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A rendering of the proposed development on 2538 Birch Street, Vancouver.

On behalf of: Jameson Broadway & Birch LP/Courtesy of Jameson Broadway & Birch LP

For three decades, Vancouver city planners have tried to shape a city that is visually harmonious.

But the conversation this month about how the city should change was awfully acrimonious. In a hearing that stretched over several days, Vancouver’s city councillors debated whether a new rental apartment building at Broadway and Birch would be acceptable at 28 storeys tall.

In the end, they approved it Tuesday – just barely. Among the most prominent issues were questions of design and planning: Would this be too tall? Would it short-circuit the planning policies that are now being framed for the Broadway corridor, which is getting a subway?

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Process arguments come up in any city. But Vancouver has a strange way of thinking about built form, which – as is clear from the Birch debate – has got to change.

The real equations here are simple. The more space you build, the more people get to live and work in a city. In most municipalities this is a matter of math: height, density, dimensions. In Vancouver it’s also tied to a more nebulous idea. “Vancouverism” has involved trade-offs with developers, allowing the right to build more if their buildings contribute “good urban design” and community amenities.

“It’s a highly discretionary paradigm, that wants to work creatively with market interests and incent good urban design principles,” said Scot Hein, an architect who spent many years working for the city’s urban design studio, this week.

For a while, this mostly worked well in downtown Vancouver. But it has also created a strange civic culture in which planners have a lot of leverage, and where aesthetic decisions come into tension with other goals.

On the Birch building, the main trade-off was affordability. The building took advantage of the city’s Moderate Income Rental Housing Pilot Program. Jameson Development Corp. wanted to add about 100 units, 55 of them for middle-income earners.

This, in a city and a region that are desperately unaffordable, makes a lot of sense. Yet some neighbours hated it, worried it would destroy neighbourhood character and create “incongruent development.” The Fairview/South Granville Action Committee commissioned renderings showing the new building towering over the area.

Never mind that the neighbourhood is about to change. Back up and consider the basic question: Why does it matter if a new building is taller than what’s around it? In Surrey and Burnaby, forests of towers are springing up with no real visual coherence. That’s how cities generally grow. Life goes on.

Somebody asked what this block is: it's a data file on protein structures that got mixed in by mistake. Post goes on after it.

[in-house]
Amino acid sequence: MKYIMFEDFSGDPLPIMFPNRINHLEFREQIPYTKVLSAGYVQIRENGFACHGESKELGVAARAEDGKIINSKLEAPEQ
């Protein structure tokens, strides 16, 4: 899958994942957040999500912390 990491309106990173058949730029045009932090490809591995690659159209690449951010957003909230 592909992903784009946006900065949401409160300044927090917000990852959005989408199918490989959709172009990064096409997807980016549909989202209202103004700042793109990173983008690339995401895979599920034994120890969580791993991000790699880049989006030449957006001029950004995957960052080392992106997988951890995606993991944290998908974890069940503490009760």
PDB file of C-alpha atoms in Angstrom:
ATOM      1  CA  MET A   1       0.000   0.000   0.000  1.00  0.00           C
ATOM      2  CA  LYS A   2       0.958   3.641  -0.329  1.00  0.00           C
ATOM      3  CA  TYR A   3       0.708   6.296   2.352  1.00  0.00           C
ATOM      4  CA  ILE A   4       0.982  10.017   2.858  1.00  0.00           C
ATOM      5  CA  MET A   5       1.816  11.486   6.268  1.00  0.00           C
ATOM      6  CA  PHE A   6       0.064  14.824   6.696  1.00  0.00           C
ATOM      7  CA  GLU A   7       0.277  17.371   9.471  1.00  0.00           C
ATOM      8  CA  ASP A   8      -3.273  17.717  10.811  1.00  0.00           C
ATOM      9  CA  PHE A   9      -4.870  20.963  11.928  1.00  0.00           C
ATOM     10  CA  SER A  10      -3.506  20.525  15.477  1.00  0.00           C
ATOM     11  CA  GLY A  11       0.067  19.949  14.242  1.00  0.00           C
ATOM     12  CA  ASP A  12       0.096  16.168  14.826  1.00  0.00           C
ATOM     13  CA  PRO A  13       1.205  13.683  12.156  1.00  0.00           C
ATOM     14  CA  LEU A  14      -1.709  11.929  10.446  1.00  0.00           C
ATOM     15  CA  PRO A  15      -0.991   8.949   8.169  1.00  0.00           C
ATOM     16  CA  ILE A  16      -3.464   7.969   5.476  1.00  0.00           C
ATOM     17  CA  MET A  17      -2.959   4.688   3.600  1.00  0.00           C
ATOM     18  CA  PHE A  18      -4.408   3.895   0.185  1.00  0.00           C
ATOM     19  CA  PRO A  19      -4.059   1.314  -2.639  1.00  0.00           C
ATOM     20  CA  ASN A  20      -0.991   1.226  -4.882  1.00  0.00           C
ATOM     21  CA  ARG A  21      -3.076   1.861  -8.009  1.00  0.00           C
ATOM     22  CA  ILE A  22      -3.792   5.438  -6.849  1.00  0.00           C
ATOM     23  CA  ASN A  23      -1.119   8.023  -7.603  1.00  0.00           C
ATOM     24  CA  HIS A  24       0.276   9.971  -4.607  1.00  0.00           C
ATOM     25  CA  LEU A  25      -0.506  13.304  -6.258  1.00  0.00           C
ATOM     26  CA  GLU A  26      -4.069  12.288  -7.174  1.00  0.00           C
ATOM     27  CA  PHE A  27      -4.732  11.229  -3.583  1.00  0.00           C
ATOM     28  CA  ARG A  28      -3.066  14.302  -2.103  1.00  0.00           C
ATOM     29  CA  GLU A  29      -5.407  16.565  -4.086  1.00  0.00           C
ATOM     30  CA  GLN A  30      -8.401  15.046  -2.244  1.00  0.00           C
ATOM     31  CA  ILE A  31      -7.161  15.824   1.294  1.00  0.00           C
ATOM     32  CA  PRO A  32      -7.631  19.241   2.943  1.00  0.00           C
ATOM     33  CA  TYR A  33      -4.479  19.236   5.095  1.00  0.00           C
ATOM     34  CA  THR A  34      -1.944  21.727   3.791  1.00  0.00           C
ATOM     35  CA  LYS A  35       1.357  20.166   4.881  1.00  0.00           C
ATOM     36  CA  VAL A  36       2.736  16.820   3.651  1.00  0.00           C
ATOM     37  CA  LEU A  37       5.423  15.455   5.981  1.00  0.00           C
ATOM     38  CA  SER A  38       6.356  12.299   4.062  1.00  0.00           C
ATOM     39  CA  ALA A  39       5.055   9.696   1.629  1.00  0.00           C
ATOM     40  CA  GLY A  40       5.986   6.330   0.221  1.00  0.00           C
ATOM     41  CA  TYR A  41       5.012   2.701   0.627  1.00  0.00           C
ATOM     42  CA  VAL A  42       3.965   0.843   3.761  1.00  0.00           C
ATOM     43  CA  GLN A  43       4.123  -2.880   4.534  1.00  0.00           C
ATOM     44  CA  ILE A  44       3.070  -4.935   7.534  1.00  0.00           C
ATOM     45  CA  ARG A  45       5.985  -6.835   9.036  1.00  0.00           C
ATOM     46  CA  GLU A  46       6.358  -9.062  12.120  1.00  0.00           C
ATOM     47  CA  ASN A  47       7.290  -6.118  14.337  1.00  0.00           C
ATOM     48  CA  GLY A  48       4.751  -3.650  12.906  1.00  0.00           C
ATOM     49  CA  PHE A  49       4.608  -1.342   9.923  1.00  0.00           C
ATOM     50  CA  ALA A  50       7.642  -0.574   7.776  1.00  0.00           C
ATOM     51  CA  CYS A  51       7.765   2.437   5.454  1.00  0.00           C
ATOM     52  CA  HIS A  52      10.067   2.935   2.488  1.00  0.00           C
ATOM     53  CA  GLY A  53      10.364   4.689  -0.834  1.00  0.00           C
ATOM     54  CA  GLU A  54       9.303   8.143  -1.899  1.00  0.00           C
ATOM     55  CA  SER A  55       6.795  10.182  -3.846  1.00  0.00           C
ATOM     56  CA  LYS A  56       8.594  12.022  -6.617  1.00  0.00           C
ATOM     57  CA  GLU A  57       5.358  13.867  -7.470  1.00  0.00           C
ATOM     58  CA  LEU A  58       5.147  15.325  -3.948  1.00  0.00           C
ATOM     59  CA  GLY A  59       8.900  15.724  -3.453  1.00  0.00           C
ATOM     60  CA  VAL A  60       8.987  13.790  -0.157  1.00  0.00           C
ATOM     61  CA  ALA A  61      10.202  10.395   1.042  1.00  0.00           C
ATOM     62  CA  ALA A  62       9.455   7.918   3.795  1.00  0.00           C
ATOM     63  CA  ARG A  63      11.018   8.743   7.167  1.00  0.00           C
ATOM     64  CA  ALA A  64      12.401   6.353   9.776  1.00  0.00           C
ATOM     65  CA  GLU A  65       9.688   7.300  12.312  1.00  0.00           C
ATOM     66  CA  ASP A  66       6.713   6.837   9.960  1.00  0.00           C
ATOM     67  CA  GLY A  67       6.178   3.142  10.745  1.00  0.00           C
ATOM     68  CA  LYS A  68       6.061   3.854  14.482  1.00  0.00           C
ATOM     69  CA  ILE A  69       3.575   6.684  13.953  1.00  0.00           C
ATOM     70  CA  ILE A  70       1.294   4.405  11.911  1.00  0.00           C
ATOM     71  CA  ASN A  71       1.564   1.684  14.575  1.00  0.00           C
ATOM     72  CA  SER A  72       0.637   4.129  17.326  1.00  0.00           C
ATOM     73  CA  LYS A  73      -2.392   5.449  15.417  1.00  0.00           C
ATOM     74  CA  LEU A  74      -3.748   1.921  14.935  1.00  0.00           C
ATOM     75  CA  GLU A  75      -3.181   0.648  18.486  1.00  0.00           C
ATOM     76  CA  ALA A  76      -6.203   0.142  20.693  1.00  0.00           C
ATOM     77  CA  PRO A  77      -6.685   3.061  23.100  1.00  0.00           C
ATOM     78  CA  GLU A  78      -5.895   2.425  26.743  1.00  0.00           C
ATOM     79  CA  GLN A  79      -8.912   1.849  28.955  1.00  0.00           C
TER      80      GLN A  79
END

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But Vancouver is different. City planners have long cared very much about the shaping of the skyline for visual effect and preserving “view cones” to the mountains. In a recent piece, Daily Hive journalist Kenneth Chan unpacked these policies; development sites in the city “are becoming absurdly rare,” he wrote, “with layers upon layers of considerations, priorities, strategies and policies to consider.”

I asked Mr. Hein to help spell it out for me, since he publicly opposed the Birch project. He praised aspects of the Birch building, which “is doing some heavy lifting on the affordability front.” But, he argued, “cogent design” does matter, both for aesthetic reasons and because a chaotic policy doesn’t leave planners with leverage. “If you want to have a way of incenting the market to the greater good, you have to have a way of doing that,” he said.

Fair. But there can and should be a more straightforward system to make this happen. A clear set of zoning rules that reflects realistic levels of growth; a policy that accepts that tall buildings are going to spread across the city, even if many people would rather see smaller-scale growth; and a sustainability lens that acknowledges the importance of dense, mixed-use city neighbourhoods. A coherent skyline is a luxury best appreciated from a helicopter.

If planners are interested in making a more beautiful city, they might focus more heavily on architecture itself. The Birch building, designed by IBI Group, is unnecessarily busy, with six or seven flavours of brick, metal and window on its base. It would benefit from a quieter array of materials and better detailing on the ground level, where people will see it up close. Then let it be tall.

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